At its most fundamental level, cancer has emerged as a disease of genes and DNA, and the entire message can now be interpreted with the aid of sophisticated techniques in molecular and cellular biology.
Aggressive chemotherapy may cure 50% of DLBCL cases; bone marrow transplantation might be able to rescue another 25%. Over the last eight years, the introduction of monoclonal antibodies—specifically the anti-CD20 monoclonal antibody rituximab (Rituxan, Genentech/Biogen Idec; MabThera, Roche)—has radically changed therapy for B-cell NHL
Rituximab, a genetically engineered chimeric mouse/human monoclonal antibody, binds to the transmembrane antigen, CD20, a non-glycosylated phosphoprotein, located on pre-B and mature B lymphocytes. This antigen is expressed on more than 95% of all B-cell NHLs and on normal B cells; however, it is not expressed on hematopoietic stem cells, normal cells, or malignant plasma cells. The Fc domain of rituximab recruits immune effector functions to mediate B-cell lysis.
Possible mechanisms include complement-dependent cytotoxicity (CDC), resulting from C1q binding, and antibody-dependent cellular cytotoxicity (ADCC), mediated by one or more of the Fc gamma receptors on the surface of granulo-cytes, macrophages, and natural killer cells. It is also possible that the binding of rituximab to the CD20 antigen on the cell surface directly induces apoptosis.
For patients with both follicular and diffuse large B-cell NHL, several large-scale, prospective randomized trials have demonstrated prolongation of remission when rituximab is incorporated into first-line treatment. For patients with fol-licular lymphoma, rituximab can be a component of salvage therapy.
An Italian study was conducted from June 2002 to June 2004 in 26 patients with stage III/IV DLBCL. The patients ranged in age from 60 to 76 years. They received a regimen of rituximab, followed on the next day by CHOP chemotherapy— cyclophosphamide, doxorubicin (Adriamycin), and vincristine (Oncovin)—accompanied by prednisone, given for five days.
The patients also received granulocyte-colony-stimulating factor (G-CSF) on days 7 to 11 of each treatment cycle to minimize treatment-induced reductions in neutrophil counts and the accompanying risk of infection. The regimen was repeated every two weeks, for a total of six full cycles.
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The intensity of this R-CHOP regimen, on the basis of its dose sizes and frequency of repetition at two-week intervals, was twice that originally reported for the regimen in 1984, when it had been used to treat metastatic breast cancer. As part of this study, patients in whom DLBCL had spread beyond the lymph nodes and patients with large or bulky sites of local disease were referred for radiotherapy when this was feasible.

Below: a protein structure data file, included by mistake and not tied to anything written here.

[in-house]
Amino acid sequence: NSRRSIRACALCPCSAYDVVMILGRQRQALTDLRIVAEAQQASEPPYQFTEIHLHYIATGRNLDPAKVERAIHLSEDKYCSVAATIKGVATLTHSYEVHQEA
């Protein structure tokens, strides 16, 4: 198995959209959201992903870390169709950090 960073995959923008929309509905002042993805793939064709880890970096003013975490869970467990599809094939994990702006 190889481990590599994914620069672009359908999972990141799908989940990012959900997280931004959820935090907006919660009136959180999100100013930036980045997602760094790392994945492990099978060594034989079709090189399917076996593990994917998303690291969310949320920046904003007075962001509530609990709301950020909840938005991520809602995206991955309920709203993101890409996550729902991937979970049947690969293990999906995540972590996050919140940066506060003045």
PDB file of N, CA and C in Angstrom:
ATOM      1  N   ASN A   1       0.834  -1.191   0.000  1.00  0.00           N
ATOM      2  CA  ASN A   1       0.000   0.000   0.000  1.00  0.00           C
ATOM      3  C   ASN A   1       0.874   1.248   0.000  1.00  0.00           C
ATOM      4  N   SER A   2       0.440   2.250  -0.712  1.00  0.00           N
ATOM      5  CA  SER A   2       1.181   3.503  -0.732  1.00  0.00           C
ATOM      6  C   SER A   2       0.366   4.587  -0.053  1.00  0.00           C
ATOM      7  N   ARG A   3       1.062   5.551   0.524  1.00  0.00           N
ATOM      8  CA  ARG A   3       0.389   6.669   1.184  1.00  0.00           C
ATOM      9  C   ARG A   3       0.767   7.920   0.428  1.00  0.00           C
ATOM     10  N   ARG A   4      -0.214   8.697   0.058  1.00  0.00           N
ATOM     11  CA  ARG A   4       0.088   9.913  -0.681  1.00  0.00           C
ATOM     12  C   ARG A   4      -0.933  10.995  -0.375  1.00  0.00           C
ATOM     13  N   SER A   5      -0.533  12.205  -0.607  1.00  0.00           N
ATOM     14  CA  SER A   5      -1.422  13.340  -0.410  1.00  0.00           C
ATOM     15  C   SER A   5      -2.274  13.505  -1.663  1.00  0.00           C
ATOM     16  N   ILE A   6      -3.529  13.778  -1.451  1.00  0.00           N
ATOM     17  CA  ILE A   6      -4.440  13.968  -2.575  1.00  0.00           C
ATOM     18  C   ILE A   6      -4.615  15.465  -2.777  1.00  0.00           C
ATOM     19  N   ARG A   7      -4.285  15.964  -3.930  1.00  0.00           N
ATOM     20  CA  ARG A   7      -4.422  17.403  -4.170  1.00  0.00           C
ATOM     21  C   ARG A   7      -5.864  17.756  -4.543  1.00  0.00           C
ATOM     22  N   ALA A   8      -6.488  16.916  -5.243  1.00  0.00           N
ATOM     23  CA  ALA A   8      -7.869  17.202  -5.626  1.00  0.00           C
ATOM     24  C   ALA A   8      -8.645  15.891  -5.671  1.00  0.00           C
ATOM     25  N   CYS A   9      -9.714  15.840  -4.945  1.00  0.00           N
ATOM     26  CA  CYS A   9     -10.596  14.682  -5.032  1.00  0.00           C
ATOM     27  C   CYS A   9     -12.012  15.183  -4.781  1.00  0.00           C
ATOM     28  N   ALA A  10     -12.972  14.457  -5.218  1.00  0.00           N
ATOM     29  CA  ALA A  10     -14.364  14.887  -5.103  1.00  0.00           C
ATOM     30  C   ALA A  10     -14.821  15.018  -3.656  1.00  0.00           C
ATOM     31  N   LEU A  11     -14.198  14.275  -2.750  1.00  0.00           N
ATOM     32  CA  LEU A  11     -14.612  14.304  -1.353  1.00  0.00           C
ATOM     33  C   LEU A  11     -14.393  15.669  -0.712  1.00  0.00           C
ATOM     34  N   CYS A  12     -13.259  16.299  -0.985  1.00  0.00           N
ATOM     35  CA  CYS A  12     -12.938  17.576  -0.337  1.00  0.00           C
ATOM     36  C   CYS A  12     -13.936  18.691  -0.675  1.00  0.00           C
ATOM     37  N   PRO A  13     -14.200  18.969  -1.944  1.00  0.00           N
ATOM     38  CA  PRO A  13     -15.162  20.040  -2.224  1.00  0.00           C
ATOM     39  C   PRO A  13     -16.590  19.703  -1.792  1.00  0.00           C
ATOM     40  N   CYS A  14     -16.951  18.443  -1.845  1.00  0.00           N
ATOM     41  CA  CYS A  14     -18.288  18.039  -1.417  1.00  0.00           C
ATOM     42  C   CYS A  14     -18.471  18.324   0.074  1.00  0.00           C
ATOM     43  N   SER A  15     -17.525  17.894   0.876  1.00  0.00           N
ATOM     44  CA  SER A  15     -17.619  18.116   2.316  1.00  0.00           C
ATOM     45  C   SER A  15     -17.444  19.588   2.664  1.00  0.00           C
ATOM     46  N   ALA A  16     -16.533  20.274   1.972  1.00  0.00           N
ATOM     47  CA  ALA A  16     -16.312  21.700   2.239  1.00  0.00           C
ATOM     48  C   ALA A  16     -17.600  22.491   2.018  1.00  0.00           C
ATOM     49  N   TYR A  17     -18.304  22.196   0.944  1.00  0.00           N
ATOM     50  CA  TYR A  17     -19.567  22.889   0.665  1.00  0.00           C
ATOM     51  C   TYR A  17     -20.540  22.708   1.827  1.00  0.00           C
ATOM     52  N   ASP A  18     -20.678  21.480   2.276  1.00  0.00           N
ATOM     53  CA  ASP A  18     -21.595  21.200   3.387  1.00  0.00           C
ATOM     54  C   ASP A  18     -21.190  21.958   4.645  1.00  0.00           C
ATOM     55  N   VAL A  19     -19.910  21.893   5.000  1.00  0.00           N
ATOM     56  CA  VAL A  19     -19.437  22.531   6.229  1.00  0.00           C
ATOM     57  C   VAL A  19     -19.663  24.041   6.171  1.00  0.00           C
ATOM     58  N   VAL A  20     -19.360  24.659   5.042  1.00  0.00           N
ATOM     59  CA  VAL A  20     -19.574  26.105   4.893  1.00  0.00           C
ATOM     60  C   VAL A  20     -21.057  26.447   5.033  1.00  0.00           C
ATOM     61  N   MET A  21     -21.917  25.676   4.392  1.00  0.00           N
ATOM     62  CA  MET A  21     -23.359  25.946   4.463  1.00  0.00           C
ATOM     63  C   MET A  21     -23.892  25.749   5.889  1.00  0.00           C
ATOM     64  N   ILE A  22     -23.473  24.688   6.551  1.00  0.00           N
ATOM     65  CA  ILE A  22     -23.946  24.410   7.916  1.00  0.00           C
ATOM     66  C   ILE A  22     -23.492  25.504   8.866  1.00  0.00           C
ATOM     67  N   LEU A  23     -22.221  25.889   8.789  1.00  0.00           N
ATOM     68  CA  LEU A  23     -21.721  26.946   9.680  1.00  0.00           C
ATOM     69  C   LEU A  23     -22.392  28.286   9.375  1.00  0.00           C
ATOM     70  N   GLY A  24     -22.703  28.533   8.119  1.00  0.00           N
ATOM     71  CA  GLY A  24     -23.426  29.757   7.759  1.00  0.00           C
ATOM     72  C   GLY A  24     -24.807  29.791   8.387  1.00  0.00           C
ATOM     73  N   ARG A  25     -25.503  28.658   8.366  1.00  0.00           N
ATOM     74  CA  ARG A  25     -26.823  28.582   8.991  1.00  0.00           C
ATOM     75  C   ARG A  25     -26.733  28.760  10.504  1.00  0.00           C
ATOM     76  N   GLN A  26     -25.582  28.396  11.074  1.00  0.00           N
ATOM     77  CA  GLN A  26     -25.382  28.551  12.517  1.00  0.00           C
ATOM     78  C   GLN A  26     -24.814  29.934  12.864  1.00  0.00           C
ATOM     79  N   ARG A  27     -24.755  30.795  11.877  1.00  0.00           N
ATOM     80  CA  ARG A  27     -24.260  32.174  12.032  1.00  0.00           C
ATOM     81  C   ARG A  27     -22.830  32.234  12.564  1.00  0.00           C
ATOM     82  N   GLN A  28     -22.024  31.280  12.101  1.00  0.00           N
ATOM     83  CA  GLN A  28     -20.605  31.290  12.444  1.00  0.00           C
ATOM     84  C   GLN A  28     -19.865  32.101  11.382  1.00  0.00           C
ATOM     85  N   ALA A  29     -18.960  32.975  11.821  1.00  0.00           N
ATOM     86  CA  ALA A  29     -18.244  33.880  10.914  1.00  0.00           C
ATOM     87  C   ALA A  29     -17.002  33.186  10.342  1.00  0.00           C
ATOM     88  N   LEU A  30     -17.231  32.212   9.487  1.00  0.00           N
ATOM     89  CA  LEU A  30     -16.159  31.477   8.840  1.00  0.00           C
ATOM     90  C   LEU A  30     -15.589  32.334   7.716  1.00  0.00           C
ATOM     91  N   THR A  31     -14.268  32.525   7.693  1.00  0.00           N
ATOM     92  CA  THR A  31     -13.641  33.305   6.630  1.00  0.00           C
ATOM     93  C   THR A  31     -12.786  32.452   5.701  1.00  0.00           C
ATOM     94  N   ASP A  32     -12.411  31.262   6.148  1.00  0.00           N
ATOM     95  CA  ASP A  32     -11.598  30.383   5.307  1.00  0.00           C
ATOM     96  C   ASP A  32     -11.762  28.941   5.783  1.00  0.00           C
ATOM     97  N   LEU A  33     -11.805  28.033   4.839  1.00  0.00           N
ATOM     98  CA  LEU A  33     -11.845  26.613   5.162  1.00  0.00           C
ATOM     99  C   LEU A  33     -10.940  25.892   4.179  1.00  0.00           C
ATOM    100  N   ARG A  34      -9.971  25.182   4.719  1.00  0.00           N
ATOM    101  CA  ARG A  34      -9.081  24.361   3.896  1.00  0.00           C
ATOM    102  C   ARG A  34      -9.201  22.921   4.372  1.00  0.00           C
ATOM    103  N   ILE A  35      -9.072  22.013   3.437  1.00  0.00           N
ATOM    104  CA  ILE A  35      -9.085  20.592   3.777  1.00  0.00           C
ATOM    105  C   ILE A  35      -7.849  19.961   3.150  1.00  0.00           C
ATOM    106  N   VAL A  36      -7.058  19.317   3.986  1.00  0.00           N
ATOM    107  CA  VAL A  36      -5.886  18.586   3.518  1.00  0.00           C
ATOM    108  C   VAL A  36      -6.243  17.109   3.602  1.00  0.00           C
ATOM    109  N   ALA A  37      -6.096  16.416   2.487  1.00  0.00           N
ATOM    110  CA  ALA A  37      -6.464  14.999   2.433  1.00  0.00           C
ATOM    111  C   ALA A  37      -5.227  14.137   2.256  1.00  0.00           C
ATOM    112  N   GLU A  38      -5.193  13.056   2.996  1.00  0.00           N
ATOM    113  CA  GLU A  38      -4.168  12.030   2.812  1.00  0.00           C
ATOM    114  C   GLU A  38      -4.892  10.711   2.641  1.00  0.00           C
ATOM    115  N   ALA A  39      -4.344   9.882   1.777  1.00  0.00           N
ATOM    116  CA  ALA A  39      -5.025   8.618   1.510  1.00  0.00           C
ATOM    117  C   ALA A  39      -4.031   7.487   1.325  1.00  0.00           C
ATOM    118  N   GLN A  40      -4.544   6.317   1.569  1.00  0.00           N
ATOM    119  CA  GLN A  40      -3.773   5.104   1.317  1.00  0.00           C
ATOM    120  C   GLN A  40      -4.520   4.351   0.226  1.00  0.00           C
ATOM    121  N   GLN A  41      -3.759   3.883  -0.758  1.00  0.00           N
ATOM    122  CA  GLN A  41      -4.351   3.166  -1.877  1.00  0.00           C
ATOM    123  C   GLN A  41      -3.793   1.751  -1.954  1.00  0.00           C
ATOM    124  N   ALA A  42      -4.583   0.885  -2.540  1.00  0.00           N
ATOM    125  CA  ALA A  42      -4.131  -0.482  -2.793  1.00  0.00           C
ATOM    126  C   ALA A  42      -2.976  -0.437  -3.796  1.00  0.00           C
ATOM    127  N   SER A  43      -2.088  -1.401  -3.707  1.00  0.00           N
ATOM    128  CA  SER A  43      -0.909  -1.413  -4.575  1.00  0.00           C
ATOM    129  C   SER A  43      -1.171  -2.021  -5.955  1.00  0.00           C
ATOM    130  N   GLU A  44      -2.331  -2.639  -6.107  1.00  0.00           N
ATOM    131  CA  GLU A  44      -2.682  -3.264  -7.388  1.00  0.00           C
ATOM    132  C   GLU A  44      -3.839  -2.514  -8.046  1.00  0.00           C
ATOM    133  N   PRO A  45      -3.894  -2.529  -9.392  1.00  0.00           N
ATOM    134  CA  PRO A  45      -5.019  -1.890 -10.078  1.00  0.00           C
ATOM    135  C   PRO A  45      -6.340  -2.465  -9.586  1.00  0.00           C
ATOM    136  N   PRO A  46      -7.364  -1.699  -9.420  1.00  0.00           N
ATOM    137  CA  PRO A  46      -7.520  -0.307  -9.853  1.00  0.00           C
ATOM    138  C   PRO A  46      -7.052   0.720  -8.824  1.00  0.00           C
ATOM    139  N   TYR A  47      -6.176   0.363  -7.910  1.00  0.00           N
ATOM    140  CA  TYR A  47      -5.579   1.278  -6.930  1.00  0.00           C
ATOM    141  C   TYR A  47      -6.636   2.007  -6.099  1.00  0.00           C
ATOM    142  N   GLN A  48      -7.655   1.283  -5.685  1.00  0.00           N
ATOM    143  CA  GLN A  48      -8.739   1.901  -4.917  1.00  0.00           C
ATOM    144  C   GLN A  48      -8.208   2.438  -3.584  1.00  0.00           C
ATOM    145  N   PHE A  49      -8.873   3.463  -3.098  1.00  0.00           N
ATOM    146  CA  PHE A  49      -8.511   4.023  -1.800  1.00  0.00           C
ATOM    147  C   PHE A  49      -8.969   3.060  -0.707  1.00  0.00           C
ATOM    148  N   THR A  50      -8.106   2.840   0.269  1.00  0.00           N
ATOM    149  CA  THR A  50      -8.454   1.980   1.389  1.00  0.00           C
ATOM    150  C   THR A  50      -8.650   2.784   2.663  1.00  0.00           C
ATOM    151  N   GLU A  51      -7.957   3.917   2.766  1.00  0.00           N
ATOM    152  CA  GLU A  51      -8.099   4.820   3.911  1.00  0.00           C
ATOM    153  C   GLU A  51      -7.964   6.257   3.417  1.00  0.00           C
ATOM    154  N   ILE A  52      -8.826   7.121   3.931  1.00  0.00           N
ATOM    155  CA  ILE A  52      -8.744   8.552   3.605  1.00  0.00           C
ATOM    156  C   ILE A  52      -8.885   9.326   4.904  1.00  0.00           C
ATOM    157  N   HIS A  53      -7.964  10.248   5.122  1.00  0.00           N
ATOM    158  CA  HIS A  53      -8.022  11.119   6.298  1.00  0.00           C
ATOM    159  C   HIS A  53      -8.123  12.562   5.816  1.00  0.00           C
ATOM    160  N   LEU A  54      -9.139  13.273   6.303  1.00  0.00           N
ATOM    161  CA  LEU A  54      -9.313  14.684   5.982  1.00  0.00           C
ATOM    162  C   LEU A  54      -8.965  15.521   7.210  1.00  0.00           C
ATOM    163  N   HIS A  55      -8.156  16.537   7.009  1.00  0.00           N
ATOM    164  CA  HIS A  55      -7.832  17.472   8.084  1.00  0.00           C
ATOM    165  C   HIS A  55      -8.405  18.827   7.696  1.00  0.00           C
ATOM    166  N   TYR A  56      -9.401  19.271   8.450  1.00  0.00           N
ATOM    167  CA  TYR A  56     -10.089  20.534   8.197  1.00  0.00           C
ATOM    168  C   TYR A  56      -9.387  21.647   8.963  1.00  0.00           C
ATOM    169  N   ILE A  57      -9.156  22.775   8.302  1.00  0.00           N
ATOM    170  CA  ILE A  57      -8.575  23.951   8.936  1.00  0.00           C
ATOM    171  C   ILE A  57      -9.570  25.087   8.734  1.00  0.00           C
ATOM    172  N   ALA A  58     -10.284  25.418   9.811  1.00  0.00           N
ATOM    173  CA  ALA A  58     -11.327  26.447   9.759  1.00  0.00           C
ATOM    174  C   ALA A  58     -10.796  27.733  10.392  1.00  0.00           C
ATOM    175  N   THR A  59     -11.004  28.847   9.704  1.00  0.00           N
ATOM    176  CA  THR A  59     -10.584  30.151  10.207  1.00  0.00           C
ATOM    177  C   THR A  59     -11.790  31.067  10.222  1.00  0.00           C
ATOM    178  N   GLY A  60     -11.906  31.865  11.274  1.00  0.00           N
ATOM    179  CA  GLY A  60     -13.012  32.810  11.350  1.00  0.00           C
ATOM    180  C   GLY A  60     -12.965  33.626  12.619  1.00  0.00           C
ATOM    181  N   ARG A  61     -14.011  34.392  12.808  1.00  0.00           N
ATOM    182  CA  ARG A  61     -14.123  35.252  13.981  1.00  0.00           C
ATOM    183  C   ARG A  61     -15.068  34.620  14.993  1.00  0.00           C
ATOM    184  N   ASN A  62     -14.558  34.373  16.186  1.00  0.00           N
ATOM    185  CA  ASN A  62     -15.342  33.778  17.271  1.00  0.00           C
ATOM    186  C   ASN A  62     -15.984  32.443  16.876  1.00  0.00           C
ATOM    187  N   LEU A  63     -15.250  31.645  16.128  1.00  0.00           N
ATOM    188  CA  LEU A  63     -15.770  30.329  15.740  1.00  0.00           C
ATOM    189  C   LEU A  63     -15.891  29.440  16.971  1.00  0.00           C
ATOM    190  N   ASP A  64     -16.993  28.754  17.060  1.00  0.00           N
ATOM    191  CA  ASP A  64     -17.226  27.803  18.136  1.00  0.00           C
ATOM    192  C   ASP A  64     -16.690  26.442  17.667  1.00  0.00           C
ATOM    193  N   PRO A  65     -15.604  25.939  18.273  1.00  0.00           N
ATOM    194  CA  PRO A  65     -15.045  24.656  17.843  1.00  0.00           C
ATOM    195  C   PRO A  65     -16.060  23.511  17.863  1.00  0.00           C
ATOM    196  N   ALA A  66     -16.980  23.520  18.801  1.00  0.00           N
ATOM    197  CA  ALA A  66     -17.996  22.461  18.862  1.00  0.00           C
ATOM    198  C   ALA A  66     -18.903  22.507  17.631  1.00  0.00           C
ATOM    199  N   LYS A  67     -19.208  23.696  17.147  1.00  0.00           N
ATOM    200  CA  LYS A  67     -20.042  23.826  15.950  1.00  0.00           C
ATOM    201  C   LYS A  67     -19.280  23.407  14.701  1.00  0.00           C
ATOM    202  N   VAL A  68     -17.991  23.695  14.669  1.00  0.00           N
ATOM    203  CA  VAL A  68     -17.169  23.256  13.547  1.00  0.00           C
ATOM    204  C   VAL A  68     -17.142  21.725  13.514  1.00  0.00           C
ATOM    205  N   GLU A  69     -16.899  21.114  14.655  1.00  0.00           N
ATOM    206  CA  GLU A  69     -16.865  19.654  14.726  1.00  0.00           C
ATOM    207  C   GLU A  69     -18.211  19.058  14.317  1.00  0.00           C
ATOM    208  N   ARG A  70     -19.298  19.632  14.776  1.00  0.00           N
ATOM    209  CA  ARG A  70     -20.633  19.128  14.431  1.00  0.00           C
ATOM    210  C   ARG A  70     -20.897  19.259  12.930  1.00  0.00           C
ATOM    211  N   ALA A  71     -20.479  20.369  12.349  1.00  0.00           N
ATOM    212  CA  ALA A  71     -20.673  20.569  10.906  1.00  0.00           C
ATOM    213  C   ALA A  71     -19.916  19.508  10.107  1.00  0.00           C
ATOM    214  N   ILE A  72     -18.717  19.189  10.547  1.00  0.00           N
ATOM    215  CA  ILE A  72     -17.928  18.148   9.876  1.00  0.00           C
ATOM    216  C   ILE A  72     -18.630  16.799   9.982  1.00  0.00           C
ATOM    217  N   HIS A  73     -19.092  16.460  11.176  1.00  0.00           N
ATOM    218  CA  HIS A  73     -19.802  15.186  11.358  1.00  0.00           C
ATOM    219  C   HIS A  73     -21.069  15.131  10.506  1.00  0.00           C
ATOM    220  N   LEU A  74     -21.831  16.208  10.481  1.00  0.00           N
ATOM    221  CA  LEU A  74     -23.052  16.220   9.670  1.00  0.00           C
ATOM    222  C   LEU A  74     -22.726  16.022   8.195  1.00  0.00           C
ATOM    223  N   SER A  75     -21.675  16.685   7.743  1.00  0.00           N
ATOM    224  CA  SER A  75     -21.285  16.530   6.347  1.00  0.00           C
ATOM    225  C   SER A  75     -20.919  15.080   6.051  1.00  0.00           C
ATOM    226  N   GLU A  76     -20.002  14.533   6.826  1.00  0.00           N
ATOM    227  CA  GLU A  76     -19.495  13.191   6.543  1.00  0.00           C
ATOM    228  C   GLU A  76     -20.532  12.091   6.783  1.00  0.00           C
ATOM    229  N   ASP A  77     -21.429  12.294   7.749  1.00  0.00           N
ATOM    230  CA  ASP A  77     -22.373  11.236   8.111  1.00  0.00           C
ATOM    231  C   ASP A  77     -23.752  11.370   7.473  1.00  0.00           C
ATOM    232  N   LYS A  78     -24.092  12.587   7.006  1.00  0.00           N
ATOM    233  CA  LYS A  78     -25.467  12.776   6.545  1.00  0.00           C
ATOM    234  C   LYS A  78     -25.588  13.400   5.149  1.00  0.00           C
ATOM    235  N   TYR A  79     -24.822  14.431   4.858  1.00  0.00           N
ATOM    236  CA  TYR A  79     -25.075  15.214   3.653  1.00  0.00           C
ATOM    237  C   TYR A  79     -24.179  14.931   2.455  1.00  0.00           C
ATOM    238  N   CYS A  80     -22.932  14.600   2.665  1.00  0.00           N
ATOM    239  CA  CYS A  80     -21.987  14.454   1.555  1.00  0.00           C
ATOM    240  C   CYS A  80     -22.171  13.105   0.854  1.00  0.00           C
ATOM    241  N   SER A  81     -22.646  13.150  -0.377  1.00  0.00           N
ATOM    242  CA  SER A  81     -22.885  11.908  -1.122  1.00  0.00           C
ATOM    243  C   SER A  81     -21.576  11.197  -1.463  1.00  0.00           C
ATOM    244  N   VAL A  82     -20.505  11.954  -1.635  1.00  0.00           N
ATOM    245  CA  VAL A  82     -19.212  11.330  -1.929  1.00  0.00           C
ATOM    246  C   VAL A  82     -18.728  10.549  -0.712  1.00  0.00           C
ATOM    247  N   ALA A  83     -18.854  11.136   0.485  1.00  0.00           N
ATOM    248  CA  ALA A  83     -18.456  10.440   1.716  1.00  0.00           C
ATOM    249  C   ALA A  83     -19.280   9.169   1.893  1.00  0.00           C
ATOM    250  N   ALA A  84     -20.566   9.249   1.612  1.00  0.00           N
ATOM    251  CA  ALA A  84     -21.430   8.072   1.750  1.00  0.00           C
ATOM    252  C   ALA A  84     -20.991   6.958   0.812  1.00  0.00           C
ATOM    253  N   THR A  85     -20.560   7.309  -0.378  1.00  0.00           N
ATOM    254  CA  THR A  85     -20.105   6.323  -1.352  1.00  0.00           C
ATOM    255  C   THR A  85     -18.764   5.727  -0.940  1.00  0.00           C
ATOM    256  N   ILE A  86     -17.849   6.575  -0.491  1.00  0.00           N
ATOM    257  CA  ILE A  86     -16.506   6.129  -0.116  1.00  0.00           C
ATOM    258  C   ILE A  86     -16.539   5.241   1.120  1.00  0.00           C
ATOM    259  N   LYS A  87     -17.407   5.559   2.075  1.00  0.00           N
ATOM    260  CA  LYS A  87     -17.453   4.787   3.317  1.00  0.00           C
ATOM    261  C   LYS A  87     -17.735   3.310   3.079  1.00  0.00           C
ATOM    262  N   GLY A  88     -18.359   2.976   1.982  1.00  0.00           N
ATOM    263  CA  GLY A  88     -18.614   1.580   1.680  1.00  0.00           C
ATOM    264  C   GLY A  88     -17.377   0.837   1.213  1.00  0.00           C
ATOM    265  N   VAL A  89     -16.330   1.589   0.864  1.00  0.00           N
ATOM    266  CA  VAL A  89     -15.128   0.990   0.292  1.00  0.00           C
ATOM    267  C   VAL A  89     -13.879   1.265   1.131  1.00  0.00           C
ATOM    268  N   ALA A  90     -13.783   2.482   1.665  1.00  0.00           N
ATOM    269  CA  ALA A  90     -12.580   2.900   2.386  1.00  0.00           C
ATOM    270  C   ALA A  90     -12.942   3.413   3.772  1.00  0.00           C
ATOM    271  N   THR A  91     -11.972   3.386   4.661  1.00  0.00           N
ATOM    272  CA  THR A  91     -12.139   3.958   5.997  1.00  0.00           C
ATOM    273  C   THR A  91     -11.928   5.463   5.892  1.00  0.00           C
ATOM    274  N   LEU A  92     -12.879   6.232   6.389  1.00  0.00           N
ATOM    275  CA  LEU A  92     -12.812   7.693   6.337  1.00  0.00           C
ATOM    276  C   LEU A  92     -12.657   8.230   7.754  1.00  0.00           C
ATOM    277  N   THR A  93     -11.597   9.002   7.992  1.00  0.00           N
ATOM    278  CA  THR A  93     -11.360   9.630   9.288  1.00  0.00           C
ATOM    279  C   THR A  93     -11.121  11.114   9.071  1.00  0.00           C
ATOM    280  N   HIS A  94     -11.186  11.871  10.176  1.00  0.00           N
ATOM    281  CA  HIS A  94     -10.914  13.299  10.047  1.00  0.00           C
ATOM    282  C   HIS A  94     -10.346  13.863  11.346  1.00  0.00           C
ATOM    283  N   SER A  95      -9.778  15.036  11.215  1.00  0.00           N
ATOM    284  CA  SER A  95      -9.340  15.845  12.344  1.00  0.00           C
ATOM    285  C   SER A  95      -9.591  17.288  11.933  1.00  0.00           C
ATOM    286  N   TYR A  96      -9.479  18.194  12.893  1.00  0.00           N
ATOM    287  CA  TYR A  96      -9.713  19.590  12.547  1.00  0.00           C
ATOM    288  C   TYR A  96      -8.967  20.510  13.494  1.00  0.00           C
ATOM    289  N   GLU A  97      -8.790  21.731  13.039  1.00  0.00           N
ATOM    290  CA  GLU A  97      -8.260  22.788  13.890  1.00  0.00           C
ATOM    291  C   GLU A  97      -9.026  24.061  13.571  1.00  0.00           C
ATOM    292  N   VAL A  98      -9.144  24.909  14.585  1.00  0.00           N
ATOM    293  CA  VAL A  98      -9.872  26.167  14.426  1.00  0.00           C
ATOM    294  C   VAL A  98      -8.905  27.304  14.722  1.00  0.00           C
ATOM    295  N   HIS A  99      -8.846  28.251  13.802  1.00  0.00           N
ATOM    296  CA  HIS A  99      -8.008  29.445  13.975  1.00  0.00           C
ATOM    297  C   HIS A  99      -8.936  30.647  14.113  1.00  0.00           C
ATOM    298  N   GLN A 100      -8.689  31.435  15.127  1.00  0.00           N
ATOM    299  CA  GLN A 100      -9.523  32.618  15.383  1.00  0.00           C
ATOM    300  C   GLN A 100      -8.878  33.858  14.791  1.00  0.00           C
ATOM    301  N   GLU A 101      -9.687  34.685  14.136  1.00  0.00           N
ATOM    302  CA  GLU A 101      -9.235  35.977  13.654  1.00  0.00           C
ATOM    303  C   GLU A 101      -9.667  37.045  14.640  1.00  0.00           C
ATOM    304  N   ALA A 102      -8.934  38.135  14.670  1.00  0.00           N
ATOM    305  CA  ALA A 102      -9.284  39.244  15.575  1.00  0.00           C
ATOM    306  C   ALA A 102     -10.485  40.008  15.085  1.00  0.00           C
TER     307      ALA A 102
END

Of the 26 patients in the study, 24 received all six planned cycles of treatment with the intensified R-CHOP regimen. Twenty of the 26 patients in the study (77%) achieved complete remissions, and six patients (23%) achieved partial remissions, for an overall response rate of 100%.
At a mean follow-up of 23 months, 79% of the patients were still alive. Despite the increase in treatment intensity from the original CHOP protocol, only one patient in the study died as the result of a stroke. Although a significant reduction in the cardiac left ventricular ejection fraction was among the potentially serious toxic effects of the intensified regimen, clinically evident heart failure developed in only one patient, and it was successfully managed with medication.
Six patients experienced severe grade 3/4 adverse hemato-logical effects from the treatment regimen in the form of neutropenia or anemia; three other patients developed severe infections or diarrhea. All patients in the study experienced alopecia.
Although a larger multicenter trial is needed to determine the effects of dose-intensive R-CHOP therapy for DLBCL, this study was an excellent example of the poor prognosis of the patients at the time of their diagnosis. The results with the intensified R-CHOP regimen were encouraging and confirmed the safety and efficacy of a dose-dense regimen of CHOP for treating older patients with an aggressive, high-risk NHL such as DLBCL. Furthermore, the addition of rituximab appeared to increase the rate of response from the regimen without increasing toxicity.
As a result of these and other studies, rituximab may be included for previously untreated patients with stage III/IV fol-licular lymphoma in combination with cyclophosphamide, vincristine, and prednisone (CVP) chemotherapy. cialis canadian pharmacy
For maintenance therapy, rituximab may be used in patients with relapsed follicular lymphoma who respond to induction therapy with chemotherapy or immunochemotherapy. Six courses of rituximab, perhaps as the gold standard, are effective in the treatment of patients with DLBCL in combination with CHOP chemotherapy.